I think that writing for children is an honor. I don’t think you can find an adult who truly loves to read, who can’t name his favorite book as a child. There’s something magical about that time in our lives, and I love that my work lives there, where real life and stories hold hands. It’s such a treat to write for an audience that operates that way. As for writing about tough circumstances, I say that it’s important to give children – especially bicultural children – a way to see themselves, their struggles, and their families in books and stories.

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Book review: Francisco X. Stork’s “Irises”

In Francisco X. Stork’s young adult novel Irises (Arthur A. Levine Books/Scholastic), the Romero sisters lived a life so strict that one of them had never been to the mall. Their father, a pastor, “literally thought the devil was going to sneak in the house through the Internet cable.” No wonder that Kate, 18, dreams of escaping her hometown of El Paso for Stanford University, and Mary, 16, paints to escape her world.

But life soon changes for the sisters. Their father dies suddenly, leaving the young women to take care of their mother, who has been in a vegetative state for two years after a car accident. The sisters must decide how to take care of themselves financially, with their own personal dreams at stake.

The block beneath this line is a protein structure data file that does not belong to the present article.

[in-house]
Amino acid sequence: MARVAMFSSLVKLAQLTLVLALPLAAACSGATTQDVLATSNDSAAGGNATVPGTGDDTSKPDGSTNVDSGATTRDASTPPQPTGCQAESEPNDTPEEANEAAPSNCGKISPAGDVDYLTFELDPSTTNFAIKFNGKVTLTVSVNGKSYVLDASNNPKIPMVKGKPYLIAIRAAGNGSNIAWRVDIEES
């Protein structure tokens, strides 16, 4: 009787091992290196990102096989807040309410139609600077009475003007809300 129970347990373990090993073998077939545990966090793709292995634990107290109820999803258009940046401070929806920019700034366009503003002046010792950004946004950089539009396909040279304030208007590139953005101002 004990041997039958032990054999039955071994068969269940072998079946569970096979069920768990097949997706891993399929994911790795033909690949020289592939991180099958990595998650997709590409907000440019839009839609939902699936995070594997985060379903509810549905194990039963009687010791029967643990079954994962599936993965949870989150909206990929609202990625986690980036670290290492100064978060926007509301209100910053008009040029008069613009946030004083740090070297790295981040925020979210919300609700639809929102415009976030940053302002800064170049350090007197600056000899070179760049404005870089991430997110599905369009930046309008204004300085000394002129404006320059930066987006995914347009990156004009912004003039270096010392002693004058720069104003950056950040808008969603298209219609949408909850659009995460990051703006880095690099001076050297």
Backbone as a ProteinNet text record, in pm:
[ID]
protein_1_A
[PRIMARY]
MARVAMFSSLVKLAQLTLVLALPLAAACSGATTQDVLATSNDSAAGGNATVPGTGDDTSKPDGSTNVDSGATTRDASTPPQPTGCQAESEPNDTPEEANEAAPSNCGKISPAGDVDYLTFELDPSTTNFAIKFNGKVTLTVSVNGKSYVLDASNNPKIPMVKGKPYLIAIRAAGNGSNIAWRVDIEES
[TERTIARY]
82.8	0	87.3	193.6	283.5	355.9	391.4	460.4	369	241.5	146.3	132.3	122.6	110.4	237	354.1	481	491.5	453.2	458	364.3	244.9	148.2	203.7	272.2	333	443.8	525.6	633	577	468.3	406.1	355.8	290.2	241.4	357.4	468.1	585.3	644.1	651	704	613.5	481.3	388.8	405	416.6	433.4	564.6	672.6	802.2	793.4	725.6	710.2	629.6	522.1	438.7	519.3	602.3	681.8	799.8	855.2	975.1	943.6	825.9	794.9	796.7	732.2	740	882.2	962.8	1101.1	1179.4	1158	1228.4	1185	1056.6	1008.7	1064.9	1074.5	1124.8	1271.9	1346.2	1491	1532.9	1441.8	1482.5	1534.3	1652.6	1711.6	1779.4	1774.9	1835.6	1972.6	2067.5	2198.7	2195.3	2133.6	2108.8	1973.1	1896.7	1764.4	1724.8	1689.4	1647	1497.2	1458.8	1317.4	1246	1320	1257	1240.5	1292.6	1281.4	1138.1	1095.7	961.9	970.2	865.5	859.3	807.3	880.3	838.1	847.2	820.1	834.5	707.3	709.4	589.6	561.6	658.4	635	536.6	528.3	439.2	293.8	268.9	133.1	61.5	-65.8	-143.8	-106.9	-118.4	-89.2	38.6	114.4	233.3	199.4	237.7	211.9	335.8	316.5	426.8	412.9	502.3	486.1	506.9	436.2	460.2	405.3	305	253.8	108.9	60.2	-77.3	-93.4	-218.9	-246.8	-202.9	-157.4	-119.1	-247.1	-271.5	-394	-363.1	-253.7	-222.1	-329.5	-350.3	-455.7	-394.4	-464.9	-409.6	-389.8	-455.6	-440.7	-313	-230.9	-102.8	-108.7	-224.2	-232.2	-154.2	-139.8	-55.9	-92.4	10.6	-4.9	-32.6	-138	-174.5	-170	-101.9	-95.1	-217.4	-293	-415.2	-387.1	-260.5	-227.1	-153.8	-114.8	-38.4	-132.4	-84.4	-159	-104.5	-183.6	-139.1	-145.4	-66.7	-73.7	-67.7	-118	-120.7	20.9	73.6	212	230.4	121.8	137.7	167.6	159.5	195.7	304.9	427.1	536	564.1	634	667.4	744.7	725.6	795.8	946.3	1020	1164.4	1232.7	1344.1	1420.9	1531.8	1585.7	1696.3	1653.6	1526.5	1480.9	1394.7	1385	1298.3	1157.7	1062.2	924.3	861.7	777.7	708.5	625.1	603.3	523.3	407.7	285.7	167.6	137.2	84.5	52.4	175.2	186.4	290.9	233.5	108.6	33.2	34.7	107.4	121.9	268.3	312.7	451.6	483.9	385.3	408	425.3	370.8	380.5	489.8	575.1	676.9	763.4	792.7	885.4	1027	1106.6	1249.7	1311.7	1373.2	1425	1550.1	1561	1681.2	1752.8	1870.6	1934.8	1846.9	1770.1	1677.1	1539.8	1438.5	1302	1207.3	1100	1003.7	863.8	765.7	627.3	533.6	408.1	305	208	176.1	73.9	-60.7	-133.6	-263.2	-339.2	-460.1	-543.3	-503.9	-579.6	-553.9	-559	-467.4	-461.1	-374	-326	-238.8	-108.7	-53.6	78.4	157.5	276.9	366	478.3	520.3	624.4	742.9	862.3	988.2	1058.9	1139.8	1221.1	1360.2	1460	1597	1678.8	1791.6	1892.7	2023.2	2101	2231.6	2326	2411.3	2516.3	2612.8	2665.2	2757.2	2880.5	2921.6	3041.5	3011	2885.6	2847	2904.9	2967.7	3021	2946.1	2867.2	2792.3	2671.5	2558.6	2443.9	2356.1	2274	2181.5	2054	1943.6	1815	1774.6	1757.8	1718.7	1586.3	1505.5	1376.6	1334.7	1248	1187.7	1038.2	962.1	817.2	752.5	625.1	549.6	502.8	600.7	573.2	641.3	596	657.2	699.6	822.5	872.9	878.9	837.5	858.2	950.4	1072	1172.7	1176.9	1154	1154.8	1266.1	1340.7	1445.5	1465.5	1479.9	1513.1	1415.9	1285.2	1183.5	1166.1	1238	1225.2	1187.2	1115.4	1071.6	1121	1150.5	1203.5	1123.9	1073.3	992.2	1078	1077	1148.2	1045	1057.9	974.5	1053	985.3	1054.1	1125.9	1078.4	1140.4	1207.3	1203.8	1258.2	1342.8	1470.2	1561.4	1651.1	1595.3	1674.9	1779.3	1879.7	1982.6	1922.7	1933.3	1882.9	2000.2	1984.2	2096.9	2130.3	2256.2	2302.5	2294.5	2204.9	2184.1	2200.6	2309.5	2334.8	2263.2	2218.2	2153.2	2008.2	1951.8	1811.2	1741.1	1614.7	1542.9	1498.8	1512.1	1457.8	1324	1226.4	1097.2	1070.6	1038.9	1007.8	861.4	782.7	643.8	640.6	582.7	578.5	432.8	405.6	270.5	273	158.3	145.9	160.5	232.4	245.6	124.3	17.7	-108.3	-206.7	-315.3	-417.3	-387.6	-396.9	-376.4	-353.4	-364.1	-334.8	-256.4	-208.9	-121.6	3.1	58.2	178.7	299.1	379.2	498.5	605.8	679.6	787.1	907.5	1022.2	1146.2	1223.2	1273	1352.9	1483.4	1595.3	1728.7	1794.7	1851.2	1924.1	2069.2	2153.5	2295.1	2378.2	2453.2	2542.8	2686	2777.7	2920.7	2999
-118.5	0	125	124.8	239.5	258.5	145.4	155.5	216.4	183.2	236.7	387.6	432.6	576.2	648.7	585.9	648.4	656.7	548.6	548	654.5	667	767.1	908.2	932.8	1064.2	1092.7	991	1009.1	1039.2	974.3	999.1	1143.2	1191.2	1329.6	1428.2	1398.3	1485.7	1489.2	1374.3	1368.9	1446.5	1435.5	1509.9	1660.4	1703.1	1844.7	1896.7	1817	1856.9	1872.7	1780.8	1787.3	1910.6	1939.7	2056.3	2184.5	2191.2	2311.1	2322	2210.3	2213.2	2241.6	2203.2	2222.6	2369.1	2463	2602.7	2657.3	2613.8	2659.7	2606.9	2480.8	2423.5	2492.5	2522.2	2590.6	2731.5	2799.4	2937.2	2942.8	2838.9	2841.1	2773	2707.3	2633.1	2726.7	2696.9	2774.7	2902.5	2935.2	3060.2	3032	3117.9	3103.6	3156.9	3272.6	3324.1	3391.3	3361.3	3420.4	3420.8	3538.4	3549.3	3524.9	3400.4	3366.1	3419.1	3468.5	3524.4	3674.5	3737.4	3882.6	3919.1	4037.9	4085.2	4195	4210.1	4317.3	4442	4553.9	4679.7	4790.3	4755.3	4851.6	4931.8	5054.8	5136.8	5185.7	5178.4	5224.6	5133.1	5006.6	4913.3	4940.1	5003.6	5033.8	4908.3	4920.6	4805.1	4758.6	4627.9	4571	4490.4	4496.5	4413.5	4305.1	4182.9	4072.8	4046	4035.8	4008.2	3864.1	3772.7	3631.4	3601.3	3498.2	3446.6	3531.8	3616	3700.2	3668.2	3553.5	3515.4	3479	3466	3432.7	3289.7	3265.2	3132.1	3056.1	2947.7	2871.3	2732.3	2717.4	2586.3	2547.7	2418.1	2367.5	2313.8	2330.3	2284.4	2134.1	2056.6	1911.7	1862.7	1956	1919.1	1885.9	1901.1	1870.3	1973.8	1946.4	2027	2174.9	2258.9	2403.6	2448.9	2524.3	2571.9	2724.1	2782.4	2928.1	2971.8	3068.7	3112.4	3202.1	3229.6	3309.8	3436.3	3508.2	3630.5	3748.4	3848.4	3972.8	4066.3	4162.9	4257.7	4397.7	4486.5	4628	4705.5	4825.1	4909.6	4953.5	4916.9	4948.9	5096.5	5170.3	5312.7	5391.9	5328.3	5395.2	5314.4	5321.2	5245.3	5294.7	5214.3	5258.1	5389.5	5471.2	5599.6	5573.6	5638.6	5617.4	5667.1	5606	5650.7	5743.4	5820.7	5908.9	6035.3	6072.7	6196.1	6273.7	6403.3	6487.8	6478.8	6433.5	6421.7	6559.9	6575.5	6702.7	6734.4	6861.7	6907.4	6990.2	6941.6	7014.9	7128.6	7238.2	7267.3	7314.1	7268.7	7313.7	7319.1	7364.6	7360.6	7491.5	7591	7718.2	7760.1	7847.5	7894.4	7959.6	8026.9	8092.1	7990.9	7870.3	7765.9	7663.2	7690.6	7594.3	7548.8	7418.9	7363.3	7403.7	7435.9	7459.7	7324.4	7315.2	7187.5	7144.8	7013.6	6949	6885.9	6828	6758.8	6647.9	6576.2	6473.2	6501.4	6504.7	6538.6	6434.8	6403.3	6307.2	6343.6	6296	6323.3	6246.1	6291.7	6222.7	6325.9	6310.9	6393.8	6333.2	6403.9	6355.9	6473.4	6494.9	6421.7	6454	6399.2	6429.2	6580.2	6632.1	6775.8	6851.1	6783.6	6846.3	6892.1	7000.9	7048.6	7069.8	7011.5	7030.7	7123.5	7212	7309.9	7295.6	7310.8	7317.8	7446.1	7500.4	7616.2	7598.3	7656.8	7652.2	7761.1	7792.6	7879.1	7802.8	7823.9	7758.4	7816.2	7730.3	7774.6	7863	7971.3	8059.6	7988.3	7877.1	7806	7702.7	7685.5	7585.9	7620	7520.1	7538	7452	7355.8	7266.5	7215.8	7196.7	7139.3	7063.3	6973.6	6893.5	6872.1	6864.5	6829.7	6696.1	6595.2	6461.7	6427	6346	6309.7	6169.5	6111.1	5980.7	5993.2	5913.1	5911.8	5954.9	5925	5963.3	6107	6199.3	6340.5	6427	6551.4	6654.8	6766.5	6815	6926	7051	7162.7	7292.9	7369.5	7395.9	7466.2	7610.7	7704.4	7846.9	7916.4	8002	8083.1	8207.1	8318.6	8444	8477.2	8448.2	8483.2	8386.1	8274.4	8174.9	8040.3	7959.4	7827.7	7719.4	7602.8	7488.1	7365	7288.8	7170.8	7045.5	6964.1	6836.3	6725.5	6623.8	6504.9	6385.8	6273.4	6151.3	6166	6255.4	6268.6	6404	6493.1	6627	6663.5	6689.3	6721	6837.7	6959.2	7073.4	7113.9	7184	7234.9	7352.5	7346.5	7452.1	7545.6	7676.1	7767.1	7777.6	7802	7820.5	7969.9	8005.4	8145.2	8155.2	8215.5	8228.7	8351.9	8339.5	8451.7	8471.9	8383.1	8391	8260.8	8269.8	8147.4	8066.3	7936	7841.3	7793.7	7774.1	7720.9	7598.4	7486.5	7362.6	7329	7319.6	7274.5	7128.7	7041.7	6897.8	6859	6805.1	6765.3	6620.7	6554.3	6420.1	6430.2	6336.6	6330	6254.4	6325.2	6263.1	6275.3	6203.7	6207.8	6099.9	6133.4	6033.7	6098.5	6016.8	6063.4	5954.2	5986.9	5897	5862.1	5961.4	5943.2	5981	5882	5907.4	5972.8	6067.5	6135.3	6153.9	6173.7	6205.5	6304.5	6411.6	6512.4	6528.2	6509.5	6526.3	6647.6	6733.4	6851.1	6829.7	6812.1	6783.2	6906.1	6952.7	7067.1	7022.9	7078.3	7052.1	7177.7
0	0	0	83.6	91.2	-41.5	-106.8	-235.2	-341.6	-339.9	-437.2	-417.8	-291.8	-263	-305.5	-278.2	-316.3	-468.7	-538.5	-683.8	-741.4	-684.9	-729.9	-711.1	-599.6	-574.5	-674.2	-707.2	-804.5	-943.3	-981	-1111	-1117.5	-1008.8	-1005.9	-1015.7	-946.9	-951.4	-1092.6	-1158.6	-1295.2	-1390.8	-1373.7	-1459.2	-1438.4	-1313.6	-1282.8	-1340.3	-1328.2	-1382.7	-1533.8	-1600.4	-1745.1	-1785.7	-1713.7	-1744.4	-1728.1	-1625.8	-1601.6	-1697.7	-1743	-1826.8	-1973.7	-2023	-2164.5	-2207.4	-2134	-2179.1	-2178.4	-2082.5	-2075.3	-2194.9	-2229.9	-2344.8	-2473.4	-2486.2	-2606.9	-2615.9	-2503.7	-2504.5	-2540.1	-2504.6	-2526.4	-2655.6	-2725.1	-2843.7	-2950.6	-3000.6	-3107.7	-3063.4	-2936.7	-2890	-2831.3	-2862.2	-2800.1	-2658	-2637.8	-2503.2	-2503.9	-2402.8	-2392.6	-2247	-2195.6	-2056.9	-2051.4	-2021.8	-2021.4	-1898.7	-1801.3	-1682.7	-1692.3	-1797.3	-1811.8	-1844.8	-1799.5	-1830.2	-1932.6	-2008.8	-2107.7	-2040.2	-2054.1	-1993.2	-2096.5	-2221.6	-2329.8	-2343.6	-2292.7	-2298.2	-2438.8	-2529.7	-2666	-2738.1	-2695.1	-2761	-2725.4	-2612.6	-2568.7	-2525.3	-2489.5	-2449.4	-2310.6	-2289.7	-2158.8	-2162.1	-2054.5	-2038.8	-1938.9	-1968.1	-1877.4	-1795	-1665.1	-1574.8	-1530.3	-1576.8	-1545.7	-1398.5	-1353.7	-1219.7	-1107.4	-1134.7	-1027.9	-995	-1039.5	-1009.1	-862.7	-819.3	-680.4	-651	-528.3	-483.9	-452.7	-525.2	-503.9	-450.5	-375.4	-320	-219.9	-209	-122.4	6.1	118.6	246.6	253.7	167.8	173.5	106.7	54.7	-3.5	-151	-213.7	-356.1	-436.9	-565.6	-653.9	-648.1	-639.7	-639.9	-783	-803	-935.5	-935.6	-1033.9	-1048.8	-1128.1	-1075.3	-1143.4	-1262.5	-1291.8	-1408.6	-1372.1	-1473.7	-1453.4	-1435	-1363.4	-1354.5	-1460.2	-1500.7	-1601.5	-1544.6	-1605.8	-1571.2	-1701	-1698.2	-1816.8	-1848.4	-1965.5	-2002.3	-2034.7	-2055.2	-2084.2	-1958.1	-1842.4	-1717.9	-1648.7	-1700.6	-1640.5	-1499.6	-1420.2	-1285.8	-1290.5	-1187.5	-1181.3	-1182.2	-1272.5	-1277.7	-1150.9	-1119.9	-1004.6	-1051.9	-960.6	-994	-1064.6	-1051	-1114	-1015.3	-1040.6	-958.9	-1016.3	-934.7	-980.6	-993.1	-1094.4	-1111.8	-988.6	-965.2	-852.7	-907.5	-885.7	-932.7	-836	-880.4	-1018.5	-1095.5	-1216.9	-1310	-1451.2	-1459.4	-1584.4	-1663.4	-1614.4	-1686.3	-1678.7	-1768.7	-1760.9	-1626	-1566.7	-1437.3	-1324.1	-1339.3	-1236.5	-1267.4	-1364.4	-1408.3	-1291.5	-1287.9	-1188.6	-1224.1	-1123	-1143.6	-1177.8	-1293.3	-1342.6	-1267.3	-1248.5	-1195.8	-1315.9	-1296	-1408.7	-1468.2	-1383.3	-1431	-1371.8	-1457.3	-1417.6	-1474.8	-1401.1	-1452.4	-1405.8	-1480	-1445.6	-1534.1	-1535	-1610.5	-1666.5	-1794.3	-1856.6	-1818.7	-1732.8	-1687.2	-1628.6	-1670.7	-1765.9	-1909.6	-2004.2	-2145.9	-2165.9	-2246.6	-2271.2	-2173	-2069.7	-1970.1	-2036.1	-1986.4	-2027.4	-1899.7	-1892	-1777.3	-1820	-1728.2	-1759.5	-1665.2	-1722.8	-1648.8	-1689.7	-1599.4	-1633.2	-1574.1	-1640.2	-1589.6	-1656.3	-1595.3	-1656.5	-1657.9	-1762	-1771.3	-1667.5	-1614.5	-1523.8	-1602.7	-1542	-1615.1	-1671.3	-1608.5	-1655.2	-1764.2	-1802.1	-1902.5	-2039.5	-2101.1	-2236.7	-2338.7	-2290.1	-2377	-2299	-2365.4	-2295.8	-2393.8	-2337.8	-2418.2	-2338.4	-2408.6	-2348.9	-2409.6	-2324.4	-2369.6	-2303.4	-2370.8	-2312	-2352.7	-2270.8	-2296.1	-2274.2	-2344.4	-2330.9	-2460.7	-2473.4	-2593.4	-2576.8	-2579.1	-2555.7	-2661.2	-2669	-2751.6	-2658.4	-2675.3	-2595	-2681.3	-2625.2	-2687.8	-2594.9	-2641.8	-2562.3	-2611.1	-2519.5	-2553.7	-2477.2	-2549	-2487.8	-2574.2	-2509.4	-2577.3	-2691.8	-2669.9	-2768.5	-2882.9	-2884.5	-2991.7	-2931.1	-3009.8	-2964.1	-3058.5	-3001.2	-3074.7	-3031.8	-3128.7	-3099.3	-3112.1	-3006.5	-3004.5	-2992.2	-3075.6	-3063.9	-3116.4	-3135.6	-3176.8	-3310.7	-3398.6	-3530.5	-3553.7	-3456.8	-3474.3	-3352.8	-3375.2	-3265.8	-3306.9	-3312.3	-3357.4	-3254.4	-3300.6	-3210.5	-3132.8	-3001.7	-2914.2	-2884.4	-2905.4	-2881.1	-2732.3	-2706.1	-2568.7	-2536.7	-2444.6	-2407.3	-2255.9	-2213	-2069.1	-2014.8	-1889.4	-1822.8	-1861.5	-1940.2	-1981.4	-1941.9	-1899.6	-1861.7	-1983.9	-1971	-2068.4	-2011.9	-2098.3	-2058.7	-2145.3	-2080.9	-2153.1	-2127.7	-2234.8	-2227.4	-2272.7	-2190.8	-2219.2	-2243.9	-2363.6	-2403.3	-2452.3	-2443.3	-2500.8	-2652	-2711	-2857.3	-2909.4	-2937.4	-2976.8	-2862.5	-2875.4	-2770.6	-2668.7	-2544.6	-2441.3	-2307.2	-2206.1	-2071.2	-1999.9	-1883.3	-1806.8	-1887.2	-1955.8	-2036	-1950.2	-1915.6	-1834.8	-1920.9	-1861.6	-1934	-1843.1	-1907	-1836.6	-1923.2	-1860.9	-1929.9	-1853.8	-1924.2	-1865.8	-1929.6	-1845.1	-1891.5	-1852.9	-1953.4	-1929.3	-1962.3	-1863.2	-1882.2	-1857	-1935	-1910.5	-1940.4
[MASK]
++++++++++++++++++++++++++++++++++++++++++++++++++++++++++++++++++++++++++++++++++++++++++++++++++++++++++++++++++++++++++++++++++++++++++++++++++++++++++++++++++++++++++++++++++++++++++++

As Kate thinks, “What she wanted most of all was a more meaningful life, a life where she was useful to others, a life that in her mind could only be obtained someplace other than El Paso.”

Stork’s writing is easy to read, but the book is startlingly different from many of the edgy young adult books that deal with romance or have paranormal or dystopian scenarios. The book has one mention of sex, and a mild one at that. But Irises – named for the flowers Mary likes to paint – is deeper, digging into themes of faith and the purpose of life.

The characters go to church to seek peace, not just to attend service. Characters discuss their faith. One chapter is devoted to a pastor’s sermon. And Stork writes this in a matter-of-act manner, avoiding overtly religious language that may turn some readers off.

When the sisters have to make tough decisions, they discuss what they want from life. “God wants us to live,” Kate says. “He wants to give us abundant life. He wants to give us light and He wants us to be a light unto others.”

Irises is a thoughtful book that will appeal to teenage girls – and, hopefully, a few adults as well.

More about Francisco X. Stork:

Stork, who was born in Mexico and grew up in El Paso, is best known for his books Marcelo in the Real World and The Last Summer of the Death Warriors. He studied literature under Nobel Prize winner Octavio Paz at Harvard and earned a law degree. He works as an attorney in Boston.

Source: I received a review copy from the publisher.